• Amazon faces protests and strikes on Black Friday: Protests organized by an international coalition of unions and environmental groups called "Make Amazon Pay" are being staged in Amazon buildings in Europe and the U.S. on Black Friday, one of the company's busiest sales days. The coalition's demands include a raise of warehouse workers' pay and an end to worker "surveillance."

• Libya gunmen storm court before Gaddafi's son appeal: An attack of armed men on a court in the southern town of Sebha prevented Saif al-Islam Gaddafi, son of Libya's slain former ruler Muammar Gaddafi, from lodging an appeal against his disqualification from next month's presidential election.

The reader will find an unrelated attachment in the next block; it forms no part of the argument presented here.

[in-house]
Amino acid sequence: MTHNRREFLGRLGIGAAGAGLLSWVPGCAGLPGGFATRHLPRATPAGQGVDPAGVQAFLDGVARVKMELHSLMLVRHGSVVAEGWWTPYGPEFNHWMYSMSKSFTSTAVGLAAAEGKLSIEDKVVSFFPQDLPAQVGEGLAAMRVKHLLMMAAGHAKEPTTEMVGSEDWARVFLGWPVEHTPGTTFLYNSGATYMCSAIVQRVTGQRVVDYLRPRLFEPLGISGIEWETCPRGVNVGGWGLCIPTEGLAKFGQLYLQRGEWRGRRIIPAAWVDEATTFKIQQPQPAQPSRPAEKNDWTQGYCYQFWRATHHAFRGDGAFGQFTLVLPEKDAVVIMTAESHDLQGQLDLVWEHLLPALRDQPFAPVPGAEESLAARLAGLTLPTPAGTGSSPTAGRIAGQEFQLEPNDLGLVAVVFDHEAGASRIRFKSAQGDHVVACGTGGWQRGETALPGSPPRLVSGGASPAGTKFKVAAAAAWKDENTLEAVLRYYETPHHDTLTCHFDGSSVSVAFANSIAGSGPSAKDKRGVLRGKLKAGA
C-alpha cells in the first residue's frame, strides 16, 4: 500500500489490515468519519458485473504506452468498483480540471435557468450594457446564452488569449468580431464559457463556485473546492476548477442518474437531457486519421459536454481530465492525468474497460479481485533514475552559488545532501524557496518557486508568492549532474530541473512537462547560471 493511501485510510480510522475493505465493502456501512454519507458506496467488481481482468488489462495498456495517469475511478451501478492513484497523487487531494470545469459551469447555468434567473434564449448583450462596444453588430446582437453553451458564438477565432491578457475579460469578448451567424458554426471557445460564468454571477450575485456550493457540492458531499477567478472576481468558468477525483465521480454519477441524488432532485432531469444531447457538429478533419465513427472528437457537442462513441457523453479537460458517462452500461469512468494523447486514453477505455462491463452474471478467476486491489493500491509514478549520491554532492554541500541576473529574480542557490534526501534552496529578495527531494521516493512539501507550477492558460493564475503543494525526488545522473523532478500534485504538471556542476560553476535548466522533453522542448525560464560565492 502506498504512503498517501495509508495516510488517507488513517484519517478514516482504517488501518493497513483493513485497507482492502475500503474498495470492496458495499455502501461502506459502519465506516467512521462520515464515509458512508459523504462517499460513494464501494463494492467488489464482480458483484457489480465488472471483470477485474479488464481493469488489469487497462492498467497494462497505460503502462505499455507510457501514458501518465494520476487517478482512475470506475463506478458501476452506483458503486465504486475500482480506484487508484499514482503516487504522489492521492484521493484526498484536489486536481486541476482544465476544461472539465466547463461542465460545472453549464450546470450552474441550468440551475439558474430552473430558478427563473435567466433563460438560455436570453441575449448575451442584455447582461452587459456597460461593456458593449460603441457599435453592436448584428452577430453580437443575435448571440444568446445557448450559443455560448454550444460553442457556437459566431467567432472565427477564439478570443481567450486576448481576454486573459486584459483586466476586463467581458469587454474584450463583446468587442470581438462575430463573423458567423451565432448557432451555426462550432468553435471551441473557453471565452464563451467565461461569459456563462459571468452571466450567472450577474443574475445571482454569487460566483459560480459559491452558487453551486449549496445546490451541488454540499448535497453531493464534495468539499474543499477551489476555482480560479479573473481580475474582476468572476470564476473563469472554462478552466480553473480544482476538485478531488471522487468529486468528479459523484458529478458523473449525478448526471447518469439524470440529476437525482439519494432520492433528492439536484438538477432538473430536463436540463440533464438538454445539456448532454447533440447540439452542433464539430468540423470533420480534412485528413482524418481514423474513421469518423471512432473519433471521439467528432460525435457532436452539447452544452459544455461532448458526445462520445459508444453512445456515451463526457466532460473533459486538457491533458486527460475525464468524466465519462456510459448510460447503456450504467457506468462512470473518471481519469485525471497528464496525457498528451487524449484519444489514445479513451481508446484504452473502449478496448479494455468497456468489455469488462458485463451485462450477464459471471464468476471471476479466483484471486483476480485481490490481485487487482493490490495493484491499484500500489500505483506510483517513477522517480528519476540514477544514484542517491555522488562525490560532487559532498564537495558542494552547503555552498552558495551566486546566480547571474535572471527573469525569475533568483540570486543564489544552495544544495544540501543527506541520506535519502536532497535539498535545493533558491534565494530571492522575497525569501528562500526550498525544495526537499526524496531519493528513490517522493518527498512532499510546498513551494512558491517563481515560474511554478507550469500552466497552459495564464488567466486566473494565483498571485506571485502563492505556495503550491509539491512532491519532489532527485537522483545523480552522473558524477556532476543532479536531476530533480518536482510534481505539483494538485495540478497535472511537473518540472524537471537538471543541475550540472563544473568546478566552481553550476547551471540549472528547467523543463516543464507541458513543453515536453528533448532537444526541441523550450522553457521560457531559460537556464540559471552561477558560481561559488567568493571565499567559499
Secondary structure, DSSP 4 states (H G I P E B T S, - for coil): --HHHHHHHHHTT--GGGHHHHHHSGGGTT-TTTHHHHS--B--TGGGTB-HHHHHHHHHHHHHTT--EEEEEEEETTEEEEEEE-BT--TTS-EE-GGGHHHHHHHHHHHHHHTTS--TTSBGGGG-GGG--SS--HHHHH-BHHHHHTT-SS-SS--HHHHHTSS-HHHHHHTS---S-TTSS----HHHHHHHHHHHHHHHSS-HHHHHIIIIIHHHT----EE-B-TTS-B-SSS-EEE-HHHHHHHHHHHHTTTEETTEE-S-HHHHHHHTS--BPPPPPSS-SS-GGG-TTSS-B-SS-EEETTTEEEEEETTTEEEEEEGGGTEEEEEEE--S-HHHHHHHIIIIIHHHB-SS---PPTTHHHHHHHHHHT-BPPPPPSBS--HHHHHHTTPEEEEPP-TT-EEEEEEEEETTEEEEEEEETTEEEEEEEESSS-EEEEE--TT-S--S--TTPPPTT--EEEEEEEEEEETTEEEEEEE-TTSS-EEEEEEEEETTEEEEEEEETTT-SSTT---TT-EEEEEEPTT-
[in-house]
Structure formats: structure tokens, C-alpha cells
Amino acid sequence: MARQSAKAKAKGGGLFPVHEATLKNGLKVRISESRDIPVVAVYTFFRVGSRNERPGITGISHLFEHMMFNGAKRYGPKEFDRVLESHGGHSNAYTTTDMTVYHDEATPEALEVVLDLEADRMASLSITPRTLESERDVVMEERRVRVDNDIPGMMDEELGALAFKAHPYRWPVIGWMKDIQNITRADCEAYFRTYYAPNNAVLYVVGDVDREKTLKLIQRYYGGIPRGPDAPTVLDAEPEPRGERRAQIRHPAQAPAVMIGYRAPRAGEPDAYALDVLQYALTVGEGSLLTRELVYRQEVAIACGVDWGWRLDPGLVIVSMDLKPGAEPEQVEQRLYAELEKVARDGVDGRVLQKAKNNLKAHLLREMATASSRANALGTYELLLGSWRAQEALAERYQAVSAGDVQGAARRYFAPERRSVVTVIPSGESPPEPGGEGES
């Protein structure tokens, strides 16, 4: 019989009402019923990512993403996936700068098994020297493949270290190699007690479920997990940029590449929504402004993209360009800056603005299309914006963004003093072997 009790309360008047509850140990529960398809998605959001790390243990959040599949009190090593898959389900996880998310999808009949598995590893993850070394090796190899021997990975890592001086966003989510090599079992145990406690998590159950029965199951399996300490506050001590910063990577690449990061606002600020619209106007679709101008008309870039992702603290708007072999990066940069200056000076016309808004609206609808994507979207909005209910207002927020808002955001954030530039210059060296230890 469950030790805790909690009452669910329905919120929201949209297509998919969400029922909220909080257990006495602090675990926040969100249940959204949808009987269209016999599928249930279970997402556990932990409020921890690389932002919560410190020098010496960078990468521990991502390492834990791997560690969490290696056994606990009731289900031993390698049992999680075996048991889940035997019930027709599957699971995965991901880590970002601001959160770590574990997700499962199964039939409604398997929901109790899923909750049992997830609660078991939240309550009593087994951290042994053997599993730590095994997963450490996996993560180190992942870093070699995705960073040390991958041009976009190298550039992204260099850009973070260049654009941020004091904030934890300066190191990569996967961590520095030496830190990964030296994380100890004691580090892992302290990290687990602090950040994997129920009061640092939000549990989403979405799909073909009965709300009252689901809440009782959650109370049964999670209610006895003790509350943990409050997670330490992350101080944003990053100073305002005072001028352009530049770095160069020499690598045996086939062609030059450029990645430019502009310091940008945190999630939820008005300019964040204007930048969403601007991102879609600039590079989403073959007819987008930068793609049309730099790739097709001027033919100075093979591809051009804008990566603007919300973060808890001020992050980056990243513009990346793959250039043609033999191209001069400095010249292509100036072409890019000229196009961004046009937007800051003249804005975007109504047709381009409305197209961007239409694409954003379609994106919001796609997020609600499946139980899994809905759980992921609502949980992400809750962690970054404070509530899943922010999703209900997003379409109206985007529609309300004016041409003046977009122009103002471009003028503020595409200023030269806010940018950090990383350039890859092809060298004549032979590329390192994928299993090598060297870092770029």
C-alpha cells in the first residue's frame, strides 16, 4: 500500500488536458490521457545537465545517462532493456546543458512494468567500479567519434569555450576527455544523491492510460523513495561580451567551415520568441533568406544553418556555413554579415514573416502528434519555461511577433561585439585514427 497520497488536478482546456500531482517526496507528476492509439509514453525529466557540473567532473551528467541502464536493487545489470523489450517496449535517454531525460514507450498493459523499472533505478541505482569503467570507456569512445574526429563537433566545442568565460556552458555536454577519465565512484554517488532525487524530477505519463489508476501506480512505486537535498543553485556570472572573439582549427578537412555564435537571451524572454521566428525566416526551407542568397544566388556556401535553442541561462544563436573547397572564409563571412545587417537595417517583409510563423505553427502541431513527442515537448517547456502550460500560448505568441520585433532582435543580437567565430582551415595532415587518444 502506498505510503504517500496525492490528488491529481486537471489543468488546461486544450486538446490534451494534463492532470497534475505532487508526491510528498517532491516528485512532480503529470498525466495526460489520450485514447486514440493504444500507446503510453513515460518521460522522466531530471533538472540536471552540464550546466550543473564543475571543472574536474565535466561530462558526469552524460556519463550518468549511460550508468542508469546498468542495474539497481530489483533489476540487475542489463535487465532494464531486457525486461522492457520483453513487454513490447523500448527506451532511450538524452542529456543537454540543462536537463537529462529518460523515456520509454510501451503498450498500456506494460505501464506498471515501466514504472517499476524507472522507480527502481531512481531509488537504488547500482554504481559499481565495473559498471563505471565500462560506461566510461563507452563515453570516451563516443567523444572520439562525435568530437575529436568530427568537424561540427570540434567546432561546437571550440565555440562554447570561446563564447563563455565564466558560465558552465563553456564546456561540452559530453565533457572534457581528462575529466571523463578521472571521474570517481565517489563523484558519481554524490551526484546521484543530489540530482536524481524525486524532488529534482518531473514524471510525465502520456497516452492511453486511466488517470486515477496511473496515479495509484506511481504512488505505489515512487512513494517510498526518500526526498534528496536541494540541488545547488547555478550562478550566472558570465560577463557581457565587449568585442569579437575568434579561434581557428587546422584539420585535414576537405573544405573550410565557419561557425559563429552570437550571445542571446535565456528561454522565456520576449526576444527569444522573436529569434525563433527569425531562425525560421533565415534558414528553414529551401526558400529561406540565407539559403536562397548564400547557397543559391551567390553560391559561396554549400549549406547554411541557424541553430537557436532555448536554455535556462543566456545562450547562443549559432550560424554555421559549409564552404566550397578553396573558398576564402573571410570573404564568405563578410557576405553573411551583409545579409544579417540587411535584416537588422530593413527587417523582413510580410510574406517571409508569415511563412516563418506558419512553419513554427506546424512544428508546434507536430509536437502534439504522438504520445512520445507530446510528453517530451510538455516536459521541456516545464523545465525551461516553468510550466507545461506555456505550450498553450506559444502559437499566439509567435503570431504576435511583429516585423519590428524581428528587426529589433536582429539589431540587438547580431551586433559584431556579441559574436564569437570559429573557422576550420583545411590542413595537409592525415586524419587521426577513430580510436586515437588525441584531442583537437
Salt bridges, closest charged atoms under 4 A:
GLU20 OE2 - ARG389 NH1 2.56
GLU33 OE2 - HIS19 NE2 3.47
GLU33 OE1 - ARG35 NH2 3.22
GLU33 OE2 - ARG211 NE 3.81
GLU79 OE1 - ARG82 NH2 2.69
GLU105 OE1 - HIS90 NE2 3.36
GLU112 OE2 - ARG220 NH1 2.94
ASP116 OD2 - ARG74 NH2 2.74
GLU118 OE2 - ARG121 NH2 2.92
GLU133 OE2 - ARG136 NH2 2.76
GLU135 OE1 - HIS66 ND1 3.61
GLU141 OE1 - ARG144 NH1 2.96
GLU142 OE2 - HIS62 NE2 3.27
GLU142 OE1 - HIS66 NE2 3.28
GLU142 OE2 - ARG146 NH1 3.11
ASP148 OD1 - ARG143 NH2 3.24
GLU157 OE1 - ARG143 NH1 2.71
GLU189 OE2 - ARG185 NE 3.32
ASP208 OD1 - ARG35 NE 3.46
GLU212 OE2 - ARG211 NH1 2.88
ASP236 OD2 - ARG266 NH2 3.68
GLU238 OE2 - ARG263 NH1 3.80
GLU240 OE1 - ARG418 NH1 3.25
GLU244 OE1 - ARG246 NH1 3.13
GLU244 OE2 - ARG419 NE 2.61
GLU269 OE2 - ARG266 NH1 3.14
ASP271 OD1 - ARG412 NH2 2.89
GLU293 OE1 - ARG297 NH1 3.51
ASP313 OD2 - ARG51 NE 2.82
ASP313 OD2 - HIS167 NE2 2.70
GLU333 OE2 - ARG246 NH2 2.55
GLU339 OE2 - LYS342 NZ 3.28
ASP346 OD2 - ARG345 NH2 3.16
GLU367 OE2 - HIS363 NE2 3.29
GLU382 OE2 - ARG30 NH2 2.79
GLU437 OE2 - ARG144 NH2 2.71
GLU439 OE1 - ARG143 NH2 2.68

• Death toll of Russian mine blast soars to 52: A gas leak in a Siberian mine has killed at least 52 people, including six rescuers trying to recover missing miners, in Russia's worst mining disaster in a decade.

• Italy gives safe haven to National Geographic "Afghan girl": Sharbat Gula, who was made famous after National Geographic featured her on its 1985 magazine cover when she was just 12 years old, has been granted refugee status by Italy amid efforts to evacuate Afghans after the Taliban took over the country three months ago.

• The twist of Thailand's cannabis pizza: A restaurant chain has been successfully promoting "Crazy Happy Pizza" which is topped with a cannabis leaf. Despite Thailand's strict drug laws, the pizza is perfectly legal. The only "crazy, happy" high it provides is, well, eating pizza.


South African daily The Citizen reports on the discovery of a new coronavirus variant in the country which scientists believed to be the most heavily mutated version yet, meaning that vaccines may not be as effective.